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Opinion piece: Safety Management for Sustainable Behavioural Change: Alignment of Operational Risk Management Processes

By Sian Thurtell, Chief Operating Officer at KBC Health & Safety

It is essential to establish internal risk management control processes that align with specific strategic management outcomes. At KBC Health & Safety, we firmly believe that effective Operational Risk Management Processes (ORMP) have two core aspects: alignment and attunement. Alignment creates a shared understanding of risk management across all levels of the organisation, without which, sustainable behavioural change in workplace safety is not possible.  Attunement requires a cognitive shift which arises from alignment and motivates learners to apply their training in the workplace through gamification. and fun, inspirational experiences.

Programme Methodology

To ensure that technical safety terminology and operational risk management are understood at all levels of the organisation, we have found Cognitive Behavioural Therapy and Systems Learning to be an effective foundation for ORMP. The objective is to create sustainable behavioural change and foster an agile risk management culture throughout the organisation. Our programmes incorporate blended learning to guide learners to an understanding of the necessary safety behaviours, motivating them to adopt new safety behaviours and instilling the belief that they can behave differently.

Impact at every level

We take a hierarchal approach, from executive to operator level to help employees develop a fresh perspective by identifying hazards and implementing appropriate controls to mitigate potential risks within their environments. By engaging with subject matter experts, we develop crucial risk-level-specific programmes that break down complex terminology and techniques into digestible modules.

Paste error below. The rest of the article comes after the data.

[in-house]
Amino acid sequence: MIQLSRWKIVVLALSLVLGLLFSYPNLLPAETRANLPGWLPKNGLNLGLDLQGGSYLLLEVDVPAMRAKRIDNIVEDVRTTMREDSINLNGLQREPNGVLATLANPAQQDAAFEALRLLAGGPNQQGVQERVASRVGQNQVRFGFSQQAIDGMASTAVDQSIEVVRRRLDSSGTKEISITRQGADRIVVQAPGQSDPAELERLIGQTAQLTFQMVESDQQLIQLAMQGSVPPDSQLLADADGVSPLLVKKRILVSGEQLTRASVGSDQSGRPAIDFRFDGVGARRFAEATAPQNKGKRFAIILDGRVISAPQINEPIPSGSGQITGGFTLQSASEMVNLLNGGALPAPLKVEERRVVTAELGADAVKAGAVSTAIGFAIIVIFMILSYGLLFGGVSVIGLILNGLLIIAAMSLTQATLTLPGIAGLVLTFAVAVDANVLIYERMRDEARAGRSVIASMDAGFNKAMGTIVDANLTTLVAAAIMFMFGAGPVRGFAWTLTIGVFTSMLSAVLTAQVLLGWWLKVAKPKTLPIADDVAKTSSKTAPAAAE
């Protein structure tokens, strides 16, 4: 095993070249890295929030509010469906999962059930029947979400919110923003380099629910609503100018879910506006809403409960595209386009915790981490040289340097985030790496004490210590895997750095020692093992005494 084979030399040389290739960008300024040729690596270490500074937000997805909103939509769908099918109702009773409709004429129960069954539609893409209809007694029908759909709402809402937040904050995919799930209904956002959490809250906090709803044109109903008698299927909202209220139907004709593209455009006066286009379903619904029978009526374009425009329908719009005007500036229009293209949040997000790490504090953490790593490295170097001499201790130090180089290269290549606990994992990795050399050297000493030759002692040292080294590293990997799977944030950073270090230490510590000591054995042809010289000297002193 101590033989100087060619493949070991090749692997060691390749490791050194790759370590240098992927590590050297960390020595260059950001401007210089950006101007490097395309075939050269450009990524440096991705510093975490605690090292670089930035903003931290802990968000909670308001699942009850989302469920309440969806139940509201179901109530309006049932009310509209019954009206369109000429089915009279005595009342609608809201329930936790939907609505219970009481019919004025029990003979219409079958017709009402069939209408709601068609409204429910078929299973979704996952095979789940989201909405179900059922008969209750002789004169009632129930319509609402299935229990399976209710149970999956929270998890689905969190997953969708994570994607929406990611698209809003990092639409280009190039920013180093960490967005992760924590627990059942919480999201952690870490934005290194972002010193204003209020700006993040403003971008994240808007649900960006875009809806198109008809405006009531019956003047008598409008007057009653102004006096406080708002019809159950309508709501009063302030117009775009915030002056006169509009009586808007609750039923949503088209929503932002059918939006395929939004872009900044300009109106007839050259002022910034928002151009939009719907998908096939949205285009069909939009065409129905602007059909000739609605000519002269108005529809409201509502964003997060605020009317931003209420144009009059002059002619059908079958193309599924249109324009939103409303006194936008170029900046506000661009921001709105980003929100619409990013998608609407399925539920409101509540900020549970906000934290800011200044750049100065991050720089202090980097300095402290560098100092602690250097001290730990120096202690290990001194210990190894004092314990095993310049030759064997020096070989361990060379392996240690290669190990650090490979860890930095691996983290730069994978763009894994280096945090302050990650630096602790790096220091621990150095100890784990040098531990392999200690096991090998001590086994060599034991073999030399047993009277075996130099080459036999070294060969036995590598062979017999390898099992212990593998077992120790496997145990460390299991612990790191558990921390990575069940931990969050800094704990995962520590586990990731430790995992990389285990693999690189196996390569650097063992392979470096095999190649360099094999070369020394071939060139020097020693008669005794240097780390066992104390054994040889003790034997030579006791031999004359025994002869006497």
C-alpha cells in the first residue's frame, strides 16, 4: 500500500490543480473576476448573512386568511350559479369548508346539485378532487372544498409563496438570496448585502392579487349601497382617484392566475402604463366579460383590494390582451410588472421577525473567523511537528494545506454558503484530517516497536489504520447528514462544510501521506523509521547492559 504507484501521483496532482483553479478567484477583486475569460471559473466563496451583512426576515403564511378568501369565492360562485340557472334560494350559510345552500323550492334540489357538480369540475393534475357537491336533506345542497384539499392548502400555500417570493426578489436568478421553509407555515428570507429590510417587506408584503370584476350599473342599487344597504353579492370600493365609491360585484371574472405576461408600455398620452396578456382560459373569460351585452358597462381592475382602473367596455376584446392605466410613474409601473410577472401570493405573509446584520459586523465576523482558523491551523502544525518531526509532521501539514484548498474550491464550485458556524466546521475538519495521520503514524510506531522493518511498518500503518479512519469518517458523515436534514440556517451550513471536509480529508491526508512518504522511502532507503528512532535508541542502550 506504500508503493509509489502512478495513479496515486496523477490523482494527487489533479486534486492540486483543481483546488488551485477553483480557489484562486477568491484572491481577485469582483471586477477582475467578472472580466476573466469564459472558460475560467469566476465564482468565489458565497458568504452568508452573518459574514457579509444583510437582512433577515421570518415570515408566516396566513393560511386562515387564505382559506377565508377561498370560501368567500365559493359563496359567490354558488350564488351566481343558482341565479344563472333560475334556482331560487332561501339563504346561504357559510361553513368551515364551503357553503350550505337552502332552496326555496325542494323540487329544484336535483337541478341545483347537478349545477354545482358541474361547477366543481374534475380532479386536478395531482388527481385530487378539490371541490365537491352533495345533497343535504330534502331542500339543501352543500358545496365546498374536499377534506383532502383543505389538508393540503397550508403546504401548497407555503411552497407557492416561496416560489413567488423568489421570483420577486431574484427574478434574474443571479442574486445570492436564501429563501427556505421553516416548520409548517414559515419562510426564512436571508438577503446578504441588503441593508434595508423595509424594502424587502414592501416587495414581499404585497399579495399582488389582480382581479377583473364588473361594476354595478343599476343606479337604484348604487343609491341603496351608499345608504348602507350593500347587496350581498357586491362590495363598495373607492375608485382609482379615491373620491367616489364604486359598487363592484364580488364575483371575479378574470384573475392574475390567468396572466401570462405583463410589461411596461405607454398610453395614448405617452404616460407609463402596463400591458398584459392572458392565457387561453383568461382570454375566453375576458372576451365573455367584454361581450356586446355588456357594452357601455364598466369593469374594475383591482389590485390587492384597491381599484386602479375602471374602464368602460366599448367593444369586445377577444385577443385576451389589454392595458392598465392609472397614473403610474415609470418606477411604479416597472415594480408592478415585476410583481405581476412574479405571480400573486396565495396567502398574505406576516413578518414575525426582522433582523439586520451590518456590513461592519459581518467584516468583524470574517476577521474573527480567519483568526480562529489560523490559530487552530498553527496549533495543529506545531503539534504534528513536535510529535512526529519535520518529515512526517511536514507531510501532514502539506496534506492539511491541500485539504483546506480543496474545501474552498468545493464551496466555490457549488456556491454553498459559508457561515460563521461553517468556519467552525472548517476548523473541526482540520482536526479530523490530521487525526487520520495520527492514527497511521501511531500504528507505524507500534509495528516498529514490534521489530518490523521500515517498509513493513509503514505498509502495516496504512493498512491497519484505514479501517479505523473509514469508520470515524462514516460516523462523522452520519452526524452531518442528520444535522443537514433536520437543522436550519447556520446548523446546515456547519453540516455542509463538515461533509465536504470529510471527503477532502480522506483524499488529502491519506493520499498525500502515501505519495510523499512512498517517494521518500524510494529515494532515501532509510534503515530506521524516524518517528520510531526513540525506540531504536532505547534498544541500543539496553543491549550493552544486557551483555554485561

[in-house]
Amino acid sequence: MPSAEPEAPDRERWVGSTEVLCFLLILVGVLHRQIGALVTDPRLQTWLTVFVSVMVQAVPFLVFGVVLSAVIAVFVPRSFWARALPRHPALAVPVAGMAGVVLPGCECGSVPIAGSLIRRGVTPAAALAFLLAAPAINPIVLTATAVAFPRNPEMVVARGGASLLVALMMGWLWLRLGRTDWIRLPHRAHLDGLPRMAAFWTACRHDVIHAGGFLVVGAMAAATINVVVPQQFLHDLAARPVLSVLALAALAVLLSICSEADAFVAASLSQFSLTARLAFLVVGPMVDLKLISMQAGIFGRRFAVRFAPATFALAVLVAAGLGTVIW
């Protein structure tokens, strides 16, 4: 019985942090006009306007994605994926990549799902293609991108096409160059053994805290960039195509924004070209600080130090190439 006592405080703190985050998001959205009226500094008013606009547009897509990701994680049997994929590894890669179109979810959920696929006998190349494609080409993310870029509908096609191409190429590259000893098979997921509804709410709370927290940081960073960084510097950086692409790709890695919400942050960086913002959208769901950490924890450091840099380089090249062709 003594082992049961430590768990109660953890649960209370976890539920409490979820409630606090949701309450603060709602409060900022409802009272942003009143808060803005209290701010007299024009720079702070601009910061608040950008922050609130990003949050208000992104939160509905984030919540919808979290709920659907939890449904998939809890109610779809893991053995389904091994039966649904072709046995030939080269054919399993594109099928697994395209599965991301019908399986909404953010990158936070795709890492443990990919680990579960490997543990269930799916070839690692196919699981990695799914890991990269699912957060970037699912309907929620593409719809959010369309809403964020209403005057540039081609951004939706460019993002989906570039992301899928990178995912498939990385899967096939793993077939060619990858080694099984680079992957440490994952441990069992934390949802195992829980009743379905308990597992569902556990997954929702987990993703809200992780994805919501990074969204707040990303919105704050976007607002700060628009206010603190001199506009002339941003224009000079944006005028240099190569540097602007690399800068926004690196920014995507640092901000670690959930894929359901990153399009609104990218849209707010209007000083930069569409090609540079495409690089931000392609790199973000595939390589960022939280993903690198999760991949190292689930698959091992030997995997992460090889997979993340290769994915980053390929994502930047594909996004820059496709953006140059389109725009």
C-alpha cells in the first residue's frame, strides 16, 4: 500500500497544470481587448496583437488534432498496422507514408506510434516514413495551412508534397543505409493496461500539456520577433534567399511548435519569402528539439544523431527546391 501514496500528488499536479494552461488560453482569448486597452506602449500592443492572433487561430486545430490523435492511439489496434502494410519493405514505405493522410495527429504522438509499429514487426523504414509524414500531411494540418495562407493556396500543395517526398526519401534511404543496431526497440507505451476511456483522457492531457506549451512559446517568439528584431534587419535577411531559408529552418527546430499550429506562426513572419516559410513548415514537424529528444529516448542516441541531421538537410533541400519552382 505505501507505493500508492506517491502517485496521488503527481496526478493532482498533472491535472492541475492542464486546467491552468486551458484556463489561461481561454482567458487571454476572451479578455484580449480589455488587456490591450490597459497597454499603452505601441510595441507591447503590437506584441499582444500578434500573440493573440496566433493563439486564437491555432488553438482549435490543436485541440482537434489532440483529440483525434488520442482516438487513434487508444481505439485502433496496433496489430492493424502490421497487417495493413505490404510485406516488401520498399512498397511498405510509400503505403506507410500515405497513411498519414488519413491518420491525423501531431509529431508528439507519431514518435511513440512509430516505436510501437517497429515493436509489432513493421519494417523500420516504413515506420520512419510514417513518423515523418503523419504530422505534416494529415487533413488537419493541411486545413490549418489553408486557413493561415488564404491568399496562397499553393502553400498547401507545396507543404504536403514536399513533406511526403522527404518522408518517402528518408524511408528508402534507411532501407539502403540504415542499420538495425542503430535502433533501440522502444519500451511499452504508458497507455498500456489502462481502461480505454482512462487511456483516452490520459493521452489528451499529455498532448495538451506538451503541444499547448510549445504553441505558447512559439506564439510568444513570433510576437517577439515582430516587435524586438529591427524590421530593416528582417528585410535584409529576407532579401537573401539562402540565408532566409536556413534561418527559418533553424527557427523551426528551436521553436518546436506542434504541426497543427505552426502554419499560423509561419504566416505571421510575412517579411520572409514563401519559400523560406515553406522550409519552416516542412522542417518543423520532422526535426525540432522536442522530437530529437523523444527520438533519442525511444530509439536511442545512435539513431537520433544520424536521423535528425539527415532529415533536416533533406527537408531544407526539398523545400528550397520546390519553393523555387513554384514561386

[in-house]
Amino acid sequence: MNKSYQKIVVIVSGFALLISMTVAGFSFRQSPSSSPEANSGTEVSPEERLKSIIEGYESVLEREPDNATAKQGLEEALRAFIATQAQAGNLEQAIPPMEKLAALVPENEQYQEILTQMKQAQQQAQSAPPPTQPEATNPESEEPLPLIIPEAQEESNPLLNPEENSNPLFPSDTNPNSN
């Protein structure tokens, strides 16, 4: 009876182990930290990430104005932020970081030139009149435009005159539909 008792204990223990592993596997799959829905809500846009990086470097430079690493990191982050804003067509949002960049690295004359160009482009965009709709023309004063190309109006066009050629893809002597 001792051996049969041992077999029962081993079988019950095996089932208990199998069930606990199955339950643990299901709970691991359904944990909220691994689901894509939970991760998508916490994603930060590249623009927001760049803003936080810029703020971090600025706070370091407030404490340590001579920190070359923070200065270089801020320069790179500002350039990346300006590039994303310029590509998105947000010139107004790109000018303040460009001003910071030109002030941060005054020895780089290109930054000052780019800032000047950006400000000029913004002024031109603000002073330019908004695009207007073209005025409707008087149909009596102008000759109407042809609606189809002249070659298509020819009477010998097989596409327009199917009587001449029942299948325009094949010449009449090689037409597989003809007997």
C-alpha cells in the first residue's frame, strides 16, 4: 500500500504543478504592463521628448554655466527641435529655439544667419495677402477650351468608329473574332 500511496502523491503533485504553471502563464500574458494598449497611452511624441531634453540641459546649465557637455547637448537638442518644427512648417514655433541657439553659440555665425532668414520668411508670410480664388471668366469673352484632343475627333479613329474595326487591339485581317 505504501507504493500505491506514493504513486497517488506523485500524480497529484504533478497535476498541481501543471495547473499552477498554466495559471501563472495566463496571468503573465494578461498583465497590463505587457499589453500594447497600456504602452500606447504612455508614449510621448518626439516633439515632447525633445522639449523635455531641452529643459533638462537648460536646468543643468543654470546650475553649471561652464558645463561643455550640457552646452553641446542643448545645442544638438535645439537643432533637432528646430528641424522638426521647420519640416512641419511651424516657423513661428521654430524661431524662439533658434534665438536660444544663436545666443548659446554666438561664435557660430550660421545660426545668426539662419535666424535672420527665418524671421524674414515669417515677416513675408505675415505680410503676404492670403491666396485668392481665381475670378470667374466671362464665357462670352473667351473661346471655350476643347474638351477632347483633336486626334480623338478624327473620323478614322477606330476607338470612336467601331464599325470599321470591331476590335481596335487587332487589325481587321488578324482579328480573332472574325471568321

Making theory practical

An engaging learning experience is critical to ensure employees understand their role in the risk management process, regardless of their level or scope of operation, and to further apply what they have learnt in the workplace. The inclusion of a practical component of the training takes the form of a Hazard Arena in which learners get to apply theory from the classroom. For example, they might need to conduct a risk assessment, which requires the application of the SLAM principle – Stop, Look, Assess, and Manage. Other effective methodologies include Virtual Reality, where learners will put on a headset to show them where they need to identify hazards and Role Play which provides opportunities to unpack how to approach certain safety-related circumstances, particularly at the supervisor level.

Learn, apply, and reflect

Senior-level training includes elements of personal reflection on their own behaviours within the work environment and the analysis of critical-impact case studies.  This golden thread provides a reality check that runs throughout all our programs because it is powerful from an attunement perspective.

Responsible and accountable

Personal and collective responsibility is intrinsic to safety for which each individual is accountable. It is necessary to move away from a culture of shifting blame to unpacking the root cause of the incident and working together to determine how we are responsible for preventing recurrence. KBC’s approach to education in these concepts will contribute effectively to moving organisations through the journey of alignment to attunement.

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